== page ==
This example has a two-objective fitness function f(x), where x is also two-dimensional:
function f = mymulti1(x) f(1) = x(1)^4 - 10*x(1)^2+x(1)*x(2) + x(2)^4 -(x(1)^2)*(x(2)^2); f(2) = x(2)^4 - (x(1)^2)*(x(2)^2) + x(1)^4 + x(1)*x(2);
Create this function file before proceeding, and store it as
your MATLAB® path.
To define the optimization problem, start the Optimization app, and set it as pictured.
Set the options for the problem as pictured.
Run the optimization by clicking Start under Run solver and view results.
A plot appears in a figure window.
This plot shows the tradeoff between the two components of f. It is plotted in objective function space; see the figure Set of Noninferior Solutions.
The results of the optimization appear in the following table containing both objective function values and the value of the variables.
You can sort the table by clicking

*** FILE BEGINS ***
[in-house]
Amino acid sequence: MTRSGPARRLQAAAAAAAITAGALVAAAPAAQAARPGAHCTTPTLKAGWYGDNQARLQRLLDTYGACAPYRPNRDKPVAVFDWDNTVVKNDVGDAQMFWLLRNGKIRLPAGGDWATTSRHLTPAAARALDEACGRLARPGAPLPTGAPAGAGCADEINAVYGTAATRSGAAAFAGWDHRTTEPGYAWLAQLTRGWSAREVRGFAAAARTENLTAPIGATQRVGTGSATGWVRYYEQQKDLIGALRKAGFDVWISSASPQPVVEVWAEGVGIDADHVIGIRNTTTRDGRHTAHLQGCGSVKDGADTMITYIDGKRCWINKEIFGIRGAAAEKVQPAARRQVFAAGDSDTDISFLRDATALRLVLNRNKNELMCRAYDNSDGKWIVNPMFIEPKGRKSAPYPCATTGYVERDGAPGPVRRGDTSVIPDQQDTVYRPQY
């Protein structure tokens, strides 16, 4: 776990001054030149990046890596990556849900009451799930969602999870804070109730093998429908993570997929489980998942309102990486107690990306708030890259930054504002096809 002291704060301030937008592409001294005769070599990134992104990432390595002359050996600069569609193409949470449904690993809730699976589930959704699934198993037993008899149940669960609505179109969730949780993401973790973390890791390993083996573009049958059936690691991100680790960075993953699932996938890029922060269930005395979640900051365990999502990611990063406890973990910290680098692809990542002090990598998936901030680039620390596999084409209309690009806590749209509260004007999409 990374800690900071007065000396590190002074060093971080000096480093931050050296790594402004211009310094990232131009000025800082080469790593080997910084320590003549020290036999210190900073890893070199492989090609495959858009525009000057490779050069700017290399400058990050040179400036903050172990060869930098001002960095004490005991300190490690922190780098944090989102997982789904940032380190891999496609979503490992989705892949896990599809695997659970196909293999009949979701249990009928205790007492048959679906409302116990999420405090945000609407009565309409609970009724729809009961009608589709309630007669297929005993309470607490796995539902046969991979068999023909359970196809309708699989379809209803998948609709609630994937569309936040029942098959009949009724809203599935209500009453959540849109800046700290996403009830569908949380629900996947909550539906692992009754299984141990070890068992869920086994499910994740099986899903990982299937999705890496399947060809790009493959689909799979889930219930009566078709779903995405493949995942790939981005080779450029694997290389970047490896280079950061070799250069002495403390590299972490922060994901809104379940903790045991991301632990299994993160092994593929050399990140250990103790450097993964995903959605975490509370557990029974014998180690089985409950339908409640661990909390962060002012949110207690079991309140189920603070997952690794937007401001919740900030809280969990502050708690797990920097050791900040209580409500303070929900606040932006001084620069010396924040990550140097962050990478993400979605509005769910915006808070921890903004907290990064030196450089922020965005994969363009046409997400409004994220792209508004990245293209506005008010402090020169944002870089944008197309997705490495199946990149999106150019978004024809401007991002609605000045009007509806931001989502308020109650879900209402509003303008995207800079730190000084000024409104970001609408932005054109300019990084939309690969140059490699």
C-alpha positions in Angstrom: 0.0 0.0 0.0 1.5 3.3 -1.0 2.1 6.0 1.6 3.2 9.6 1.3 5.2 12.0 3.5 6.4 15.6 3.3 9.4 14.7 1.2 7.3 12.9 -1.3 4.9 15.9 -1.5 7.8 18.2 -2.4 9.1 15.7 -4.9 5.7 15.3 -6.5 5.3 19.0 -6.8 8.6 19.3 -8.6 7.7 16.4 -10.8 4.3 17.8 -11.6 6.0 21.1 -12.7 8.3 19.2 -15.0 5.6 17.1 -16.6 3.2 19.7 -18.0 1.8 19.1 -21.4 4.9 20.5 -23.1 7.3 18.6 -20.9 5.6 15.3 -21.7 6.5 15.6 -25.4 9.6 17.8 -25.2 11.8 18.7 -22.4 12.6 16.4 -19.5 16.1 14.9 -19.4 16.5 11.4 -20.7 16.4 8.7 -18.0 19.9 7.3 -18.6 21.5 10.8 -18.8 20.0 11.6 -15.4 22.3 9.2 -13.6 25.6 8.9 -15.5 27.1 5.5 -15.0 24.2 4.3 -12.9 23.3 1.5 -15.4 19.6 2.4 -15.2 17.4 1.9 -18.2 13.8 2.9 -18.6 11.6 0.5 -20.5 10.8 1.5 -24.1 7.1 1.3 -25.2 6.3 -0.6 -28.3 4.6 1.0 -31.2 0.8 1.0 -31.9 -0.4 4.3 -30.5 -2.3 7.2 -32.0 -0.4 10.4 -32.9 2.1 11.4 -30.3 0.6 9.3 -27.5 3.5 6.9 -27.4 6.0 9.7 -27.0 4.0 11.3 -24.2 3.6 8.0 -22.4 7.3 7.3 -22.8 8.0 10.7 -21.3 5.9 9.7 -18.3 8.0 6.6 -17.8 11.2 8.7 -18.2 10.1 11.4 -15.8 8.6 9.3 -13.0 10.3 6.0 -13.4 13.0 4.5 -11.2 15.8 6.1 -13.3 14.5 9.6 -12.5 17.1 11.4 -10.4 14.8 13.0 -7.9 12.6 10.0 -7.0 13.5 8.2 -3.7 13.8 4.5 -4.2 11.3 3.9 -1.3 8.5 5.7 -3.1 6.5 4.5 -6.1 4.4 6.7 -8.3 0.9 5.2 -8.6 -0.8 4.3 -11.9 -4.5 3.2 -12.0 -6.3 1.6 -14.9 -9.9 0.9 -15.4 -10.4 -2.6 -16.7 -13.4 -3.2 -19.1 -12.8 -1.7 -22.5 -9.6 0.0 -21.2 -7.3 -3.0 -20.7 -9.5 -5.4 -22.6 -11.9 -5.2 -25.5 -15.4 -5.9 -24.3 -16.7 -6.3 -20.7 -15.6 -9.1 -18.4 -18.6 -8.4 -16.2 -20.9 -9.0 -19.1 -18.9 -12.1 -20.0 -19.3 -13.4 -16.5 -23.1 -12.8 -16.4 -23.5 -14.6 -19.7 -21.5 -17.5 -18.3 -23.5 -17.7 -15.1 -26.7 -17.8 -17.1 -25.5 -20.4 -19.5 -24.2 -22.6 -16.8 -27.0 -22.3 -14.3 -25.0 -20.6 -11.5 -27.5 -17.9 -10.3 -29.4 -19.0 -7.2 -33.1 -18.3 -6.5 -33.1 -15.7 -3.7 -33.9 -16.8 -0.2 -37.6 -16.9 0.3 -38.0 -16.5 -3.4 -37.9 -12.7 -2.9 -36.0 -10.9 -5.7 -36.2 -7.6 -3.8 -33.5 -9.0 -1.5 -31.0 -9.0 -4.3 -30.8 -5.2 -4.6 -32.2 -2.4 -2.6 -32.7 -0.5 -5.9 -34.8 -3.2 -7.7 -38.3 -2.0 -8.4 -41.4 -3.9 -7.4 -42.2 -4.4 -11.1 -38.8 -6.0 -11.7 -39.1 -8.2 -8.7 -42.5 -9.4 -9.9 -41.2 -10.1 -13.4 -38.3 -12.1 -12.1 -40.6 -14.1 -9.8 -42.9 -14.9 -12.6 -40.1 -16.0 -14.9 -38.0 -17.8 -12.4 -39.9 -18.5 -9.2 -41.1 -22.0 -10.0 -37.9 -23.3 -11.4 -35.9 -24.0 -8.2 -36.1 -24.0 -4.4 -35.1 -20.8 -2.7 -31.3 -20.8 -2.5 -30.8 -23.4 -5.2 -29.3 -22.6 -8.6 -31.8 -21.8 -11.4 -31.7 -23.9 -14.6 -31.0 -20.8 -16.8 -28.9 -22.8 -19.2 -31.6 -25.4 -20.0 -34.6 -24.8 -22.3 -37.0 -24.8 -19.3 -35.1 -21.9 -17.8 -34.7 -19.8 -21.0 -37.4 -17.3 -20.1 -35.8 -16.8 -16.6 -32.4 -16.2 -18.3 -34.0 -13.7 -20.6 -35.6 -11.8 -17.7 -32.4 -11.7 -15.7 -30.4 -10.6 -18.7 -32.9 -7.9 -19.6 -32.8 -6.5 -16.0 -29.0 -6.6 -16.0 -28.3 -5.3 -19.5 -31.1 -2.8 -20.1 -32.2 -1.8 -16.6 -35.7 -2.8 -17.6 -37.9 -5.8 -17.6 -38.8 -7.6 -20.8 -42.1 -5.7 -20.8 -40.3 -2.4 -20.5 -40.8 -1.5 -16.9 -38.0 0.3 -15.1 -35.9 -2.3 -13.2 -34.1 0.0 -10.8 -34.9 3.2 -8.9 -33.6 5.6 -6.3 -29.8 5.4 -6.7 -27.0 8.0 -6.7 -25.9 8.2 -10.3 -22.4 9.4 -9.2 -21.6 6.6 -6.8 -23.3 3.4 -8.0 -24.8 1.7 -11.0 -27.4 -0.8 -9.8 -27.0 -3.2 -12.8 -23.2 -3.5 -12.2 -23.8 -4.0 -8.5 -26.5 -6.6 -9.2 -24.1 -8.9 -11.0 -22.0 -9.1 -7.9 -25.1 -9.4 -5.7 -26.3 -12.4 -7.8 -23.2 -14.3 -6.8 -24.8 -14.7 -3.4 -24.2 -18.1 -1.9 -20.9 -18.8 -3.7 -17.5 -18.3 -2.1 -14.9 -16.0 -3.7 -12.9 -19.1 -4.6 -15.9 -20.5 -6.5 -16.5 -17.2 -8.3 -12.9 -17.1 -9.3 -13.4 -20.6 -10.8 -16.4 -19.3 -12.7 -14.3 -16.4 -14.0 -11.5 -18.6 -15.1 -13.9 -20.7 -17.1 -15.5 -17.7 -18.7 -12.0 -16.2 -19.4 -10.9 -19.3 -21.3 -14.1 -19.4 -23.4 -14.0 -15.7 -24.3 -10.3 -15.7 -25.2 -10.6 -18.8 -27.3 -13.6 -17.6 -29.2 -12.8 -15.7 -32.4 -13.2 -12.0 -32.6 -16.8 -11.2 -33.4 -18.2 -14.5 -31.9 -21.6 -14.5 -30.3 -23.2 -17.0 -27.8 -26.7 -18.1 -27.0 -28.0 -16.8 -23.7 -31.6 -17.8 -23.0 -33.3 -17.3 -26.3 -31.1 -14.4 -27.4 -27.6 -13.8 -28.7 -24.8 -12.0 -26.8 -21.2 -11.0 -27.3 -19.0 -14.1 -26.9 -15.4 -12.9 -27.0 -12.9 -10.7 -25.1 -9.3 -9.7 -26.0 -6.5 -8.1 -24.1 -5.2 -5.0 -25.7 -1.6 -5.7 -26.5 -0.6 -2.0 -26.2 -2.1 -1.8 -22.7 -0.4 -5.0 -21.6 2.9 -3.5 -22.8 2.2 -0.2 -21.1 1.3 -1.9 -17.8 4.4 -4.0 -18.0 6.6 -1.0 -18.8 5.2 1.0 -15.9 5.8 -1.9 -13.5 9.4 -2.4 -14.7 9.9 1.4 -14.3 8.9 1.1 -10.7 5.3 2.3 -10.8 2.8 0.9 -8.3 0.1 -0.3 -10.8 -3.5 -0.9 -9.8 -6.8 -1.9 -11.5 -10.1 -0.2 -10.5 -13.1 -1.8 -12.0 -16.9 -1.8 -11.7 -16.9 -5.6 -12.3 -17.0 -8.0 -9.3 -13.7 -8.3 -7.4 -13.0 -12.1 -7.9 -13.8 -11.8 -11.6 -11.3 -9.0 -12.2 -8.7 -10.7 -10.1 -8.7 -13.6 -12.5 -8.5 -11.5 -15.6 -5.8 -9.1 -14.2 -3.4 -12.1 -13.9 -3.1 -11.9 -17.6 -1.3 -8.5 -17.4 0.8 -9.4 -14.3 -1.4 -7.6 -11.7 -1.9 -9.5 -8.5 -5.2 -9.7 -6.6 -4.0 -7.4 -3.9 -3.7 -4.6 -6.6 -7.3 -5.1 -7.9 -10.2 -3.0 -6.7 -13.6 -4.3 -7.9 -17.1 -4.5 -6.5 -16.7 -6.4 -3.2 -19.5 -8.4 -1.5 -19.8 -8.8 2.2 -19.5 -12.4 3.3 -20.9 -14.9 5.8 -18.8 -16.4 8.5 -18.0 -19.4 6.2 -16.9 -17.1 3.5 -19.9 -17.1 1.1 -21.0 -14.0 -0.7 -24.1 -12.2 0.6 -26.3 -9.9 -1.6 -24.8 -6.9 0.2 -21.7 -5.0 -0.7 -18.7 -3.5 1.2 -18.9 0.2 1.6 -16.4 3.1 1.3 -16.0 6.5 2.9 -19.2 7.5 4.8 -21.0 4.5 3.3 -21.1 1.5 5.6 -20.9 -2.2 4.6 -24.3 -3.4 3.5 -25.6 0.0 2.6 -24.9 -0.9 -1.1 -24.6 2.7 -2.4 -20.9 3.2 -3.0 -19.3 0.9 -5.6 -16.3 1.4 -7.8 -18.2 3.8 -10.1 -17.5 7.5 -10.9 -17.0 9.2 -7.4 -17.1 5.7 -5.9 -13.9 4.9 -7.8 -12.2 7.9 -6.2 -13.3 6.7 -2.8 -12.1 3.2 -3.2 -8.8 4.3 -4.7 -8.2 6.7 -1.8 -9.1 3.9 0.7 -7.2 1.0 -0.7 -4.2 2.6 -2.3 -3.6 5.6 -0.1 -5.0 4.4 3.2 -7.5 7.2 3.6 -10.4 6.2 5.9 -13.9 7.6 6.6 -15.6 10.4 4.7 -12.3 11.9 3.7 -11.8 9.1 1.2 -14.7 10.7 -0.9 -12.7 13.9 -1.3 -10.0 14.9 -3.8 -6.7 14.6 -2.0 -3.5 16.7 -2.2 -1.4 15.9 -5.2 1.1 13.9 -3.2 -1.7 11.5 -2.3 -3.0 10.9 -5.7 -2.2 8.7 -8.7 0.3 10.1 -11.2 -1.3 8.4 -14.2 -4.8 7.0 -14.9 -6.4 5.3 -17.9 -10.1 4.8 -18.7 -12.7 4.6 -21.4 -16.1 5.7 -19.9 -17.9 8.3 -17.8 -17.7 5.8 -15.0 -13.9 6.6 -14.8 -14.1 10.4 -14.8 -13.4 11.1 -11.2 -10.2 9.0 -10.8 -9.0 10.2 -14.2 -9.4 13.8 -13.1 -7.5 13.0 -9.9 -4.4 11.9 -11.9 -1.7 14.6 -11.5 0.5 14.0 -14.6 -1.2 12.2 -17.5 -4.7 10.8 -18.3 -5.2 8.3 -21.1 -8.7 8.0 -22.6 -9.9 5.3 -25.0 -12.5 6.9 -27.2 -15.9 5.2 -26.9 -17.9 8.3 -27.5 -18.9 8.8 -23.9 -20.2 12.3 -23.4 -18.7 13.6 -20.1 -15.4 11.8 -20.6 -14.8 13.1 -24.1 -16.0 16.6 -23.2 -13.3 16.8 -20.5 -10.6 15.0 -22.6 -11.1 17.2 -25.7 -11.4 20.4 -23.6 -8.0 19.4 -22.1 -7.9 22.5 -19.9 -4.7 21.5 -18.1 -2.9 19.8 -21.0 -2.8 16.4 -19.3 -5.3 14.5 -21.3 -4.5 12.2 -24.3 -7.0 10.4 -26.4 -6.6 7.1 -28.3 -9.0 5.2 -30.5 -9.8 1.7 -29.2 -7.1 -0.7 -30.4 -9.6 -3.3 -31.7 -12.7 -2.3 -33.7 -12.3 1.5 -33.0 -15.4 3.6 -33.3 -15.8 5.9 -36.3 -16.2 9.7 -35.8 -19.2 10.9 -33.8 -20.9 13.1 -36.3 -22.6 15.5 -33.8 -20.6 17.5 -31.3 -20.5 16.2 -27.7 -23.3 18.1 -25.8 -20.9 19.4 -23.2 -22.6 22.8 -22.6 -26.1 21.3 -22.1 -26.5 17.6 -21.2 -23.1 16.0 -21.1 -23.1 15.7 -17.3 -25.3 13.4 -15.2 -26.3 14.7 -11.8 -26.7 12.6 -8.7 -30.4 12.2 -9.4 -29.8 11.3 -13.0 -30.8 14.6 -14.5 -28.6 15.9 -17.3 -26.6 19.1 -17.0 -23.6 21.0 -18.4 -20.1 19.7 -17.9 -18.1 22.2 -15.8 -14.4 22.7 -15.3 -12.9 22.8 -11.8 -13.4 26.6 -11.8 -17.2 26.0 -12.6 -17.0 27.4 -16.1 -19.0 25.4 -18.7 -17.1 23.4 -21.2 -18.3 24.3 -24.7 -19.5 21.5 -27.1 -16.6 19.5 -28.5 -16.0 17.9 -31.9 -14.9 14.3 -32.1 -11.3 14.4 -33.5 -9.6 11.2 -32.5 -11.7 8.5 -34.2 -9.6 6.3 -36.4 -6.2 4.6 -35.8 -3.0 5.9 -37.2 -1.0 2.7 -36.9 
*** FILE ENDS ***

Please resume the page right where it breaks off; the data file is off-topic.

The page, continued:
a heading. Click the heading again to sort it in the reverse order.
The following figures show the result of clicking the heading
To perform the same optimization at the command line:
Set the options:
options = optimoptions('ga','PopulationSize',60,... 'ParetoFraction',0.7,'PlotFcn',@gaplotpareto);
Run the optimization using the options:
[x,fval,flag,output,population] = gamultiobj(@mymulti1,2,... ,,,,[-5,-5],[5,5],options);
There are other ways of regarding the problem. The following
figure contains a plot of the level curves of the two objective functions,
the Pareto frontier calculated by
and the x-values of the true Pareto frontier (diamonds connected by
a nearly-straight line). The true Pareto frontier points are where
the level curves of the objective functions are parallel. They were
calculated by finding where the gradients of the objective functions
are parallel. The figure is plotted in parameter space; see the figure Mapping from Parameter Space into Objective
Contours of objective functions, and Pareto frontier
gamultiobj found the ends of the line segment,
meaning it found the full extent of the Pareto frontier.